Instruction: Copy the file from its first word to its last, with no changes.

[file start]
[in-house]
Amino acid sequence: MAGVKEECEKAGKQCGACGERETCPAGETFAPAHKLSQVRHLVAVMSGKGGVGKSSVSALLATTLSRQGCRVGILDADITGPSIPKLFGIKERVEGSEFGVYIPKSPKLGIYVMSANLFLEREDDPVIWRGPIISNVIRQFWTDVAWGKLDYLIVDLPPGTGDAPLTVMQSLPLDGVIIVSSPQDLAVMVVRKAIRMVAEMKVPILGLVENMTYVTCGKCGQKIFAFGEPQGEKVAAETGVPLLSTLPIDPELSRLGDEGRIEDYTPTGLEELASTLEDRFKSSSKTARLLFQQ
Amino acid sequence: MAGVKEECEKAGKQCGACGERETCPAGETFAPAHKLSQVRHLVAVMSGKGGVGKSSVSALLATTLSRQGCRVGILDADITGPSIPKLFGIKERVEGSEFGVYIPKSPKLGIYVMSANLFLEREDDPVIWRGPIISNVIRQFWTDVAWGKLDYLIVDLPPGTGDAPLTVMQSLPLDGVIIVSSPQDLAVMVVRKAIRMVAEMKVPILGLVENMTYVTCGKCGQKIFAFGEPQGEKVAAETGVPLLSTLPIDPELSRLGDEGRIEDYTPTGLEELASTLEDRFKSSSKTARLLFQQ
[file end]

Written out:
[in-house]
Amino acid sequence: MAGVKEECEKAGKQCGACGERETCPAGETFAPAHKLSQVRHLVAVMSGKGGVGKSSVSALLATTLSRQGCRVGILDADITGPSIPKLFGIKERVEGSEFGVYIPKSPKLGIYVMSANLFLEREDDPVIWRGPIISNVIRQFWTDVAWGKLDYLIVDLPPGTGDAPLTVMQSLPLDGVIIVSSPQDLAVMVVRKAIRMVAEMKVPILGLVENMTYVTCGKCGQKIFAFGEPQGEKVAAETGVPLLSTLPIDPELSRLGDEGRIEDYTPTGLEELASTLEDRFKSSSKTARLLFQQ
Amino acid sequence: MAGVKEECEKAGKQCGACGERETCPAGETFAPAHKLSQVRHLVAVMSGKGGVGKSSVSALLATTLSRQGCRVGILDADITGPSIPKLFGIKERVEGSEFGVYIPKSPKLGIYVMSANLFLEREDDPVIWRGPIISNVIRQFWTDVAWGKLDYLIVDLPPGTGDAPLTVMQSLPLDGVIIVSSPQDLAVMVVRKAIRMVAEMKVPILGLVENMTYVTCGKCGQKIFAFGEPQGEKVAAETGVPLLSTLPIDPELSRLGDEGRIEDYTPTGLEELASTLEDRFKSSSKTARLLFQQ